Friday, 29 September 2017

One Barang on a Honda

Despite our trip to Cambodia being to celebrate our wedding anniversary, sometimes absence makes the heart grow fonder. We took a day out to do 'our own thing' - shopping and a spa vs. riding a motorcycle in Cambodia. I chose the bike...

Rural Cambodia doesn't have the frenetic pace of Saigon. My hosts for the day, Cambodia Motorcycle Adventures, run a fleet of dirt bikes for serious enduro riders. But that's not me and my choice was the Countryside Immersion Tour on a Honda 125 Dream. Now, don't under-estimate these bikes! They are the backbone of Cambodia's economy and solo, with the whole family, pulling a 'tuk tuk' (taxi) or farm trailer these little bikes are indestructible.

My guide Narith and I had the best day exploring the countryside around Siem Reap. I won't bore Blog readers with a blow by blow recounting of the day, but rather the philosophy of invisible tourism.

Tourism impacts the destination country in many ways and it's often impossible, no matter how hard you try, to visit and just see the country in its natural state. Tours must be organised, temples marvelled at and trinkets accumulated.

Riding a Honda 125 Dream in Cambodia (along with hundreds of other identical bikes) makes you invisible. We wove our way through back roads, along the top of rice paddy dikes and around water-filled potholes that you'd swear were result of an artillery barrage. Riding at between 20 and 40 km/h, I saw village and rural life at its best. If I made eye contact, there was a double take, a smile and a wave.

Narith just pulled into tracks, driveways, village stalls and farms and explained to me what activities were going on. When I asked Narith whether these people were his friends or part of the tour he said no. He was a Khmer and they were Khmer and that they were genuinely interested in telling a Barang (me, the foreigner) about their lives.

We rode all day and covered just 98 kilometres. So different from 600 kilometre days in the Northern Territory just six months ago. I left with nothing more than a 500 ml water bottle of farm-brewed rice whiskey, purchased from the farmer/distiller for US$1 and some fantastic memories. Returning to the luxury of the 5 Star Hotel was surreal.

Cambodia has beauty, tragedy and optimism all mixed together in the middle of a complex political situation. My day on a Honda 125 Dream gave me a precious window to the Cambodia that most tourists don't see, and I loved it. My thanks to Narith for his insights into Cambodian life, and Po the tour boss for organisation and photos.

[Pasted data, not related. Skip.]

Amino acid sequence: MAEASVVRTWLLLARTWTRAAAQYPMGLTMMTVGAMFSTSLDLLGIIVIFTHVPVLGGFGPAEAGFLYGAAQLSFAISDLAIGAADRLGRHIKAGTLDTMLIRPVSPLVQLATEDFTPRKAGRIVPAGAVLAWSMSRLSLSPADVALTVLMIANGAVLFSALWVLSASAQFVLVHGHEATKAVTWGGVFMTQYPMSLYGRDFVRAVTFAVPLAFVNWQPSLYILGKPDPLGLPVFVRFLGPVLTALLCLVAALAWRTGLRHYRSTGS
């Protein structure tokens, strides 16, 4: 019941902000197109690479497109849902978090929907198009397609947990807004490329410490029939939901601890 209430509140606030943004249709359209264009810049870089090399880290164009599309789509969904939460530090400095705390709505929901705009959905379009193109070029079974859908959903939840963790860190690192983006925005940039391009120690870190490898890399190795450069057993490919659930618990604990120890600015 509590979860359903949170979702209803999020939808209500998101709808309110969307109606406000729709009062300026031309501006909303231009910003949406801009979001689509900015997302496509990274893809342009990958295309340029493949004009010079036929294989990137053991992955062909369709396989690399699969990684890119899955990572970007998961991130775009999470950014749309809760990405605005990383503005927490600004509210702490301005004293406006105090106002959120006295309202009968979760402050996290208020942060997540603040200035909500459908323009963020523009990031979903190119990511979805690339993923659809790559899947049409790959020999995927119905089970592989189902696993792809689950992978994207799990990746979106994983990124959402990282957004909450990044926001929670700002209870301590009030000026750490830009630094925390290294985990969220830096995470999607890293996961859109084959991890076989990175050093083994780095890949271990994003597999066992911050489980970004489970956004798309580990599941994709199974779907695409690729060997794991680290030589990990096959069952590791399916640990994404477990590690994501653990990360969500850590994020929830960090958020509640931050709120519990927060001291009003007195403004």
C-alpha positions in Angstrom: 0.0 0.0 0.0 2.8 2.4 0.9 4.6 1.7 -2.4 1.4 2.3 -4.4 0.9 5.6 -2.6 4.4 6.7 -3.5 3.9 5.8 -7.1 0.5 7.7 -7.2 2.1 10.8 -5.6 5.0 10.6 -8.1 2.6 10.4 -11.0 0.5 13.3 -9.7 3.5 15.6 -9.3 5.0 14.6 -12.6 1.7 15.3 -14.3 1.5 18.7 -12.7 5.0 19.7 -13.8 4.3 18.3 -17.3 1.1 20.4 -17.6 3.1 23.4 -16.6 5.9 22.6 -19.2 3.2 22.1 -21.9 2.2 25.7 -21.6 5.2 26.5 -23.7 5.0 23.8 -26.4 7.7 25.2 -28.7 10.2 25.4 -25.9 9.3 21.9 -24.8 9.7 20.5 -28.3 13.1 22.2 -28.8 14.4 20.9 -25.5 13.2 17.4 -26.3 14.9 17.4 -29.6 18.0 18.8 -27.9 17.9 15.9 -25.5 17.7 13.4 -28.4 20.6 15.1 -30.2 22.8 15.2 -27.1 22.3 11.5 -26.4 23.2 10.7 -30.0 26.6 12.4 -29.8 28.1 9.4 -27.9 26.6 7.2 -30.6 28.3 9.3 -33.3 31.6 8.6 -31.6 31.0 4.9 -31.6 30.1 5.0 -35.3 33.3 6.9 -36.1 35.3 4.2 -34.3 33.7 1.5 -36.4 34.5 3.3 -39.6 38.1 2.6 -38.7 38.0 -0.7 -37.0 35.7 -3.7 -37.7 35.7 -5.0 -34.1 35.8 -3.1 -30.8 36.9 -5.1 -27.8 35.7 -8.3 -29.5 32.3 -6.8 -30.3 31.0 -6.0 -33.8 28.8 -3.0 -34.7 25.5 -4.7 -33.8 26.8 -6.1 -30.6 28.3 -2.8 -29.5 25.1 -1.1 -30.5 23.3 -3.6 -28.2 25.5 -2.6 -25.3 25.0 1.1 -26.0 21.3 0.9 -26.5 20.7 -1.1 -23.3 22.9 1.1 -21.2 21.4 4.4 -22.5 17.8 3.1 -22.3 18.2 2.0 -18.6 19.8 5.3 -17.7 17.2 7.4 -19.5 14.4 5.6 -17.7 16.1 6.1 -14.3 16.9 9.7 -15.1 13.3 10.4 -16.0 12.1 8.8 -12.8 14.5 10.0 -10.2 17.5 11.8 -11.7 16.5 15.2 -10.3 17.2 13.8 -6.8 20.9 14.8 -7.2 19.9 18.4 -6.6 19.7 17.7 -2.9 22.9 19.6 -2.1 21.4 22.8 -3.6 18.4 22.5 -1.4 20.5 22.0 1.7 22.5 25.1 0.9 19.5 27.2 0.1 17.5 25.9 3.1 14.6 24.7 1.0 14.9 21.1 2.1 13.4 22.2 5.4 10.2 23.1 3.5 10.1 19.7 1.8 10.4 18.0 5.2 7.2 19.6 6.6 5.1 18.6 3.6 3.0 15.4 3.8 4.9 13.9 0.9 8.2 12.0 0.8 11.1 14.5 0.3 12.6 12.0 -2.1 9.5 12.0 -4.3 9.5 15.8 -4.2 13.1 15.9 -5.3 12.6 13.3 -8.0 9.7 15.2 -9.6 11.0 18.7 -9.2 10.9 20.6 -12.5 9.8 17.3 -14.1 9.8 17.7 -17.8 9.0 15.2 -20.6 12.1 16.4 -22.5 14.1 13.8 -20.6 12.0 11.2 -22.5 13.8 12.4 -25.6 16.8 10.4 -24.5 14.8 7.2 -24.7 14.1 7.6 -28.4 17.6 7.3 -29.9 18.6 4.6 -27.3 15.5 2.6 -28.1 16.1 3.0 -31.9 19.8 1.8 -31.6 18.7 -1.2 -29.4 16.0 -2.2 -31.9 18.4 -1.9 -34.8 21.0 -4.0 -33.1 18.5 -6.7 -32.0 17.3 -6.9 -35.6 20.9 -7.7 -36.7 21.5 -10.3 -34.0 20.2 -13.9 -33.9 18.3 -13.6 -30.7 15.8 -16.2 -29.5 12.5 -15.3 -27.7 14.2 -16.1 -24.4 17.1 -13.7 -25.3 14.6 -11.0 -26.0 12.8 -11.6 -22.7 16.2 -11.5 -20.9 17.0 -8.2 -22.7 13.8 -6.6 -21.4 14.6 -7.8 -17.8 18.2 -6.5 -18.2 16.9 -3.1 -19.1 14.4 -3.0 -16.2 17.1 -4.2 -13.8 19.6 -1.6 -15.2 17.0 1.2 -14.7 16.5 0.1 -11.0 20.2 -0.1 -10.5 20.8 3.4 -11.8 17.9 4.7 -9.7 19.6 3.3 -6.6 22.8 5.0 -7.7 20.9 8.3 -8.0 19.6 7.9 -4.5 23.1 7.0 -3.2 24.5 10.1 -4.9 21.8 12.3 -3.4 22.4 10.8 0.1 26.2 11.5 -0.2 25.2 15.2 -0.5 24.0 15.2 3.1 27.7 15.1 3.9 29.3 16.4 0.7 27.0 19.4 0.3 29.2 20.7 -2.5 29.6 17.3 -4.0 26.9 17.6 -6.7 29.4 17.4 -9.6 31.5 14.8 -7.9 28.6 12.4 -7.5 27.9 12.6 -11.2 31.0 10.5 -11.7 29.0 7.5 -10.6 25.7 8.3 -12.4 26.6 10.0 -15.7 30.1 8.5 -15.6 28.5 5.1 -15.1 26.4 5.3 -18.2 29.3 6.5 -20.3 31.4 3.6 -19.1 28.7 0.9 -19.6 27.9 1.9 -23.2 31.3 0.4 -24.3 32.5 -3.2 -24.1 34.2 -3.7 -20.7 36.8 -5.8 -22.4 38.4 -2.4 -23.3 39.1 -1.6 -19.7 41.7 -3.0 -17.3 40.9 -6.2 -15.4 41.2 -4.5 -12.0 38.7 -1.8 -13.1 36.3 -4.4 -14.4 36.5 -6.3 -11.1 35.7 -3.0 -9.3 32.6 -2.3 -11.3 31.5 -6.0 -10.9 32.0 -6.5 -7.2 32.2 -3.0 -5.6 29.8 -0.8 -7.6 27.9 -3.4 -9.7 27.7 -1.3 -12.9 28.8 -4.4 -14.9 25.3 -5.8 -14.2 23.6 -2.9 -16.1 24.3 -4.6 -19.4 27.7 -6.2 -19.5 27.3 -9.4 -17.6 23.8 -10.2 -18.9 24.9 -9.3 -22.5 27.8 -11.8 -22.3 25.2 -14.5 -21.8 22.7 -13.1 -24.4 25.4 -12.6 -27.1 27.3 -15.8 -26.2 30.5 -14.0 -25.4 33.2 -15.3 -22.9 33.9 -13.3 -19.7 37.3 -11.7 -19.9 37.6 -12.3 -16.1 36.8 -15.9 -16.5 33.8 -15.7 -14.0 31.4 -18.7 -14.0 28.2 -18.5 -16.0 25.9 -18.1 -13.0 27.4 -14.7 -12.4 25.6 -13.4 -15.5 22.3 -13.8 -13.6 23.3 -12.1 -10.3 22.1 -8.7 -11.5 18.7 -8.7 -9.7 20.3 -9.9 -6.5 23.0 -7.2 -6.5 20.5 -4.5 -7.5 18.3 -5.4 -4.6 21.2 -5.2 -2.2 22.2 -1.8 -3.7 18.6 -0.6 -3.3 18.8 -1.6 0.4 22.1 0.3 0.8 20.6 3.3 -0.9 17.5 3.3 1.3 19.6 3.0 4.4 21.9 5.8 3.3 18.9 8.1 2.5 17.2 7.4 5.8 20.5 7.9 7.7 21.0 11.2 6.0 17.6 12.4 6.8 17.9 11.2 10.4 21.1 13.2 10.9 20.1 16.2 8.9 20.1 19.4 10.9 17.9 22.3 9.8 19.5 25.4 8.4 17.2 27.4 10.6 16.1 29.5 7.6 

Rice whiskey distillery, direct to the public

Family business husking dried beans for market

Narith making it look easy

How deep is that shell hole?

A Barang, a Khmer and two Hondas

The Antipodean Mariner
September 2017

Wednesday, 20 September 2017

Mekong River trade

I took a couple of weeks off and sailed upriver on the Mekong from Saigon to Phnom Penh, across Lake Tonle Sap to Siem Reap. We sailed in the Monsoon Season (through the weather was pretty good) but the big 'plus' was that the Mekong was in flood and Tonle Sap was at full capacity, and our ship was able to navigate the full voyage.

Apart from being cosseted in luxury aboard a small river cruise ship, I was 'geeking out' on the inventiveness of the Vietnamese and Cambodian mariners (can I call them that?) whose life and livelihood is derived from the River.

There is no end to the ingenuity displayed when loading rice husks. A byproduct of rice threshing, it is used as fuel for cooking, firing pottery and as cattle feed to name a just a few. Because the husks are so light, the utility river craft will never get down to their marks (an abstract concept on the waterway). Boat crews rig outrigger posts and re-bar mesh overlaid with plastic netting to create hoppers.

Loading rice husks at the riverside rice mill

Full laden and ready to depart
Fully laden with husks and tarp'ed to protect from the monsoon rains, the wooden river boats set sail with the skipper sitting on the wheelhouse top, steering with his feet. We saw dozens of these river craft plying their trade in rice, cement, timber and sand.

Next in the River pecking order were the self-propelled barges carrying sand from the Upper Mekong and Cambodia down to Saigon and further to feed the insatiable demand for construction materials and concrete. The alluvial sand is dredged from the river using cranes barges, grabs and suction dredged.

The barges actually have a Loadline marked on the hull, about 150 cm below the deck edge. We only saw the Loadline when the barges were in ballast back up the River. Actual practices was to load the barge until the decks were awash and water was lapping around the forward wheelhouse and after accommodation. Sometime they sink...

Decks awash
 These barges are family enterprises and often have Mum and the kids living aboard.

LPG 'Senna 3' bound downriver

The one SOLAS vessel seen on the River was a Thai LPG tanker 'Senna 3', on her way downriver after discharged at Phnom Penh. She was still almost 160 Nm steaming to the South China Sea at this point.

I couldn't finishing the post without attempting to convey the serenity of an early morning on the River. Highly recommended destination and idyllic means of transportation.

The Antipodean Mariner
September 2017